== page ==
The Commodore MAX Machine, also known as Ultimax in the United States and VC-10 in Germany, was a home computer designed and sold by Commodore International in Japan, beginning in early 1982, a predecessor to the popular Commodore 64. The Commodore 64 manual mentions the machine by name, suggesting that Commodore intended to sell the machine internationally; however, it is unclear whether the machine was ever actually sold outside Japan. It is considered a rarity.

Source: https://en.wikipedia.org/wiki/Commodore_MAX_Machine

Image Source: https://en.wikipedia.org/wiki/Commodore_MAX_Machine

 

Commodore_MAX_Machine_(shadow)_(xparent_bg).png

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Commodore PET

Release Date: October 1977
 
Developer: Commodore International
 
Manufacturer: Commodore International
 
Max Controllers: 1
 
CPU: MOS Technology 6502, 1 MHz
 
Memory: 4KB-96KB, Depending on the Model
 
Graphics: TTL Video Circuit
 
Sound: None
 
Display: 40 x 25
 
Media: Cassette Tape, 5.25" Floppy, 8" Floppy
 
Overview:

The Commodore PET (Personal Electronic Transactor) is a line of home/personal computers produced starting in 1977 by Commodore International. A top-seller in the Canadian and United States educational markets, it was Commodore's first full-featured computer, and formed the basis for their entire 8-bit product line, including the Commodore 64. The first model, which was named the PET 2001, was the first personal computer ever made available to retail consumers.

Source: https://en.wikipedia.org/wiki/Commodore_PET

Image Source: https://en.wikipedia.org/wiki/Commodore_PET#PET_2001_series_.2F_2001-N_.26_-B_series.2C_CBM_3000_series

 

 

 

Commodore_PET2001.png.610685d2dc354393d90e4add6ad46212.png

Edited by In virtute Dei
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Commodore Plus 4

Release Date: 1984

Developer: Commodore International

Manufacturer: Commodore International

Max Controllers: 2

CPU: MOS Technology 8501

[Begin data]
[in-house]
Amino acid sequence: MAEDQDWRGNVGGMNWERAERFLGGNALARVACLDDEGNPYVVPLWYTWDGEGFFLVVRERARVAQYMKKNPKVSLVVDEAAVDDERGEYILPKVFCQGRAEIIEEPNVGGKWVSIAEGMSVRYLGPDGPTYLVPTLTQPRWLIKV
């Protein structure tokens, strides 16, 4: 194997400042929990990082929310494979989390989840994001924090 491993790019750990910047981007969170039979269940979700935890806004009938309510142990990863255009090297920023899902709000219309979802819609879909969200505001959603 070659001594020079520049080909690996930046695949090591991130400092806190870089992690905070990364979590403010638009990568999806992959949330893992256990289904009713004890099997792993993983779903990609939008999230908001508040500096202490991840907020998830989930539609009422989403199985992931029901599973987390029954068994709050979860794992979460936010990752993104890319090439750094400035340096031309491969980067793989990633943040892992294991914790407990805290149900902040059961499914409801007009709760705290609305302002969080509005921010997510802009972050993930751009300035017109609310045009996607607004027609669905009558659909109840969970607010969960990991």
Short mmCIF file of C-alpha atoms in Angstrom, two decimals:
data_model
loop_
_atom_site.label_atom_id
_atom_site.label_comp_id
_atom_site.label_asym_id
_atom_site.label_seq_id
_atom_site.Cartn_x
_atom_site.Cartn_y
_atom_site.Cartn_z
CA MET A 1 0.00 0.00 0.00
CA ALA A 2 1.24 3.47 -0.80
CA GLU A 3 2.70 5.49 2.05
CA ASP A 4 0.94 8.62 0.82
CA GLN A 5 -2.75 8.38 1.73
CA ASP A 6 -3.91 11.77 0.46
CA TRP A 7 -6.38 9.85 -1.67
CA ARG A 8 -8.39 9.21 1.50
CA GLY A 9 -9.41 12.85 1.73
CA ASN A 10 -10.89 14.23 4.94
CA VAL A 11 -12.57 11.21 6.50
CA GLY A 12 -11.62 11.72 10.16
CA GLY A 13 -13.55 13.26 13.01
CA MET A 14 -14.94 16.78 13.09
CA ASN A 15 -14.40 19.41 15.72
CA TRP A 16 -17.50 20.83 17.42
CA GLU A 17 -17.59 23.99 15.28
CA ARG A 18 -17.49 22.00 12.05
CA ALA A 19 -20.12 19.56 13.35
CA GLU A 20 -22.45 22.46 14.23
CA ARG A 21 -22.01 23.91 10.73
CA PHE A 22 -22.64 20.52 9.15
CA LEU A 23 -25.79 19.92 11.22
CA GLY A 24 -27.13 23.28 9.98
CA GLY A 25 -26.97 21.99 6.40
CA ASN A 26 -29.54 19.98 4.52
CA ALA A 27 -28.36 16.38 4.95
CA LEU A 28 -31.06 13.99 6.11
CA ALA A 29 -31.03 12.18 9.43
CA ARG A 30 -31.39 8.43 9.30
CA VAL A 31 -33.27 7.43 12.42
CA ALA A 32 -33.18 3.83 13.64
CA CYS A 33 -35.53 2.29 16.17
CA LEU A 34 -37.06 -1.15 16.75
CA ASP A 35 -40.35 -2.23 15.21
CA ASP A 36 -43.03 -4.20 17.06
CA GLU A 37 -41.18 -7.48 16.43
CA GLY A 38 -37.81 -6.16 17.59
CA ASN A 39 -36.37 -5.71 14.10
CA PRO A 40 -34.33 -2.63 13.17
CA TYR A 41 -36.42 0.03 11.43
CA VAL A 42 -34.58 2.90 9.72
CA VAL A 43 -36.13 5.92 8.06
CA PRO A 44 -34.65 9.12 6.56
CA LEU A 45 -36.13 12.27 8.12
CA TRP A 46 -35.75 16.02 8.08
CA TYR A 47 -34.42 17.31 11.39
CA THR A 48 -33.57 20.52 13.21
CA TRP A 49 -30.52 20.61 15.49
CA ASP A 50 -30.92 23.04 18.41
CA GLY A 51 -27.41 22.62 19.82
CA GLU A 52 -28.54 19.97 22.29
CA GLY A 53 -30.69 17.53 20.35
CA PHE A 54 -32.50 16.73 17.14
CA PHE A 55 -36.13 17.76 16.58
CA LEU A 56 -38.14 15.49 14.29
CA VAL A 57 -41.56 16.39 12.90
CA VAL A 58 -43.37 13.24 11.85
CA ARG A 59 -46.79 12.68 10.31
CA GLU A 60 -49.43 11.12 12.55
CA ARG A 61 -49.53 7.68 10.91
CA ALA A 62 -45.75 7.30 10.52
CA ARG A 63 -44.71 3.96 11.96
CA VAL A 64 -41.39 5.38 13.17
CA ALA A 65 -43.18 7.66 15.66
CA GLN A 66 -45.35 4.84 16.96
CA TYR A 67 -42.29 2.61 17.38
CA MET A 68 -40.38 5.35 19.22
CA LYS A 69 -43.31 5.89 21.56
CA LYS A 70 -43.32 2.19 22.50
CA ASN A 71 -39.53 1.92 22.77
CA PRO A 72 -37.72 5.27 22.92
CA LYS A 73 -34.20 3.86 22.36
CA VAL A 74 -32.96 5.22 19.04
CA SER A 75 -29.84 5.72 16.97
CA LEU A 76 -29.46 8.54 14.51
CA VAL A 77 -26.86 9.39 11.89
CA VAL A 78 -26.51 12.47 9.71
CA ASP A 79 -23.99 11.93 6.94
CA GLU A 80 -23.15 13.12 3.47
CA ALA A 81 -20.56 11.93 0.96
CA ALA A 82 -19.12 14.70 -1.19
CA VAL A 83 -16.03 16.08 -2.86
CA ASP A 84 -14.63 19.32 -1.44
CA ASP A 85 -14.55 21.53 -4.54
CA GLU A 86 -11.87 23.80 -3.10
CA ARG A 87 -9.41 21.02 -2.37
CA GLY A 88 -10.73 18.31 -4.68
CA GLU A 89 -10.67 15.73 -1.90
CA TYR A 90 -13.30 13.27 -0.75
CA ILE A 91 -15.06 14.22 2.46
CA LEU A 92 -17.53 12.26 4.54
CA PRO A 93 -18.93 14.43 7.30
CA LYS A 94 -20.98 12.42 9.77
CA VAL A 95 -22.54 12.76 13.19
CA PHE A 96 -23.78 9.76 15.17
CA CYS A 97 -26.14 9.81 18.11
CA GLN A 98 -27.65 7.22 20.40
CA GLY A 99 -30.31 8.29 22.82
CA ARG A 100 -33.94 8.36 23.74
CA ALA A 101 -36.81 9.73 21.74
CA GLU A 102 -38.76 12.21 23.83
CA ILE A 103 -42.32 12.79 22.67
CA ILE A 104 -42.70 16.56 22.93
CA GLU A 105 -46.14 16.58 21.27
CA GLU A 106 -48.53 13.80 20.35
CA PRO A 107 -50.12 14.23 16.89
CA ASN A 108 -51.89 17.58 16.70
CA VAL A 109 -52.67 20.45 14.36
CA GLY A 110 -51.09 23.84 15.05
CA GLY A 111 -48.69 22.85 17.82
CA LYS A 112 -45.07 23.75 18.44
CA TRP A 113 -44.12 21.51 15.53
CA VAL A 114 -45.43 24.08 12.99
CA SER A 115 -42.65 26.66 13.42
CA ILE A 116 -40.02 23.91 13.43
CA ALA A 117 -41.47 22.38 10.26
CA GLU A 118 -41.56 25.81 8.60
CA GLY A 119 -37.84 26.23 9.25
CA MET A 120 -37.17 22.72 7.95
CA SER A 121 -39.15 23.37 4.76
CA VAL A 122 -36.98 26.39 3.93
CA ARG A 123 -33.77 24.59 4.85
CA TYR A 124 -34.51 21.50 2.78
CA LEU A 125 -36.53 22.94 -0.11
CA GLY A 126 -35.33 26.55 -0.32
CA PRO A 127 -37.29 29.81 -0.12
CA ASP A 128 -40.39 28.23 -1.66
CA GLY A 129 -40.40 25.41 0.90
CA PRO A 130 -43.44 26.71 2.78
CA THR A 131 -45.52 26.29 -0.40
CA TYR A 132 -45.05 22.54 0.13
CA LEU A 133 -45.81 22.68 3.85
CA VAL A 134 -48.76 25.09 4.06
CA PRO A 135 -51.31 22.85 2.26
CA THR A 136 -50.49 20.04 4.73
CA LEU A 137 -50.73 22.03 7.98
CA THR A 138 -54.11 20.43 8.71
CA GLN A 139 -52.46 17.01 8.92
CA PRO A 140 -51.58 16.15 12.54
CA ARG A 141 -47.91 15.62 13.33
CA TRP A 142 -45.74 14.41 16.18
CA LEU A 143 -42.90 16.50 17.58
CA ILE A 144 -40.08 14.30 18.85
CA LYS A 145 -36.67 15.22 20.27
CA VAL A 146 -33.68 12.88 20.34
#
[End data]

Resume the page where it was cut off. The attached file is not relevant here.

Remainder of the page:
Memory: 64 KB RAM, 64 KB ROM

Graphics: MOS Technology TED

Sound: MOS Technology TED

Display: 320 x 200

Media:  ROM Cartridge, Cassette Tape

Overview:

The Commodore Plus/4 is a home computer released by Commodore International in 1984. The "Plus/4" name refers to the four-application ROM resident office suite (word processor, spreadsheet, database, and graphing); it was billed as "the productivity computer with software built-in".  Internally, the Plus/4 shares the same basic architecture as the lower-end Commodore 16 and 116 models, and is able to use software and peripherals designed for them. However, it is not compatible with the well-established Commodore 64.  While the Plus/4 had some success in Europe, it was a failure in the United States, where it was derided as the "Minus/60".

 

Source:

https://en.wikipedia.org/wiki/Commodore_Plus/4

Image Source: https://en.wikipedia.org/wiki/Commodore_Plus/4

 

Commodore_Plus_4.png

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Commodore VIC-20

Release Date: 1980/1981

Developer: Commodore International

Manufacturer: Commodore International

Max Controllers: 1

CPU: MOS Technology 6502

Memory: 5 KB RAM, 20 KB ROM

Graphics: MOS Technology VIC 

Sound: 3 Pulse Wave Sound Generators

Display: 176 x 184

Media: ROM Cartridge

Overview:

The VIC-20 (Germany: VC-20;Japan: VIC-1001) is an 8-bit home computer that was sold by Commodore Business Machines. The VIC-20 was announced in 1980,roughly three years after Commodore's first personal computer, the PET. The VIC-20 was the first computer of any description to sell one million units.

 

Source: https://en.wikipedia.org/wiki/Commodore_VIC-20

Image: Viking

Commodore_VIC-20.png

Edited by In virtute Dei
Universal Formatting for all Entries, Adding Viking's Platform Set
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Elektronika BK

Release Date:  1984

Developer: NPO Scientific Center

Manufacturer: NPO Scientific Center

Max Controllers: 1

CPU: K1801VM1, 3MHz - 4.6MHz (Depending on the Model)

Memory: 32KB

Graphics: K1801VP1-037 VDC

Sound: General Instrument AY-3-8910

Display: 512 x 256

Media: Cassette Tape, Floppy

Overview: 

The Electronika BK was a series of 16-bit PDP-11-compatible Soviet home computers developed by NPO Scientific Center, the leading Soviet microcomputer design team at the time. It was also responsible for the more powerful UKNC and DVK micros. First released in 1984 (developed in 1983), they were based on the К1801ВМ1 (Soviet LSI-11-compatible CPU) and were the only "official" Soviet home computer design in mass production.

Source: https://en.wikipedia.org/wiki/Electronika_BK

Image Source: http://www.ipcm.org.il/_image/table/Elektronika.png

Only Decent One I could find..,

Elektronika.png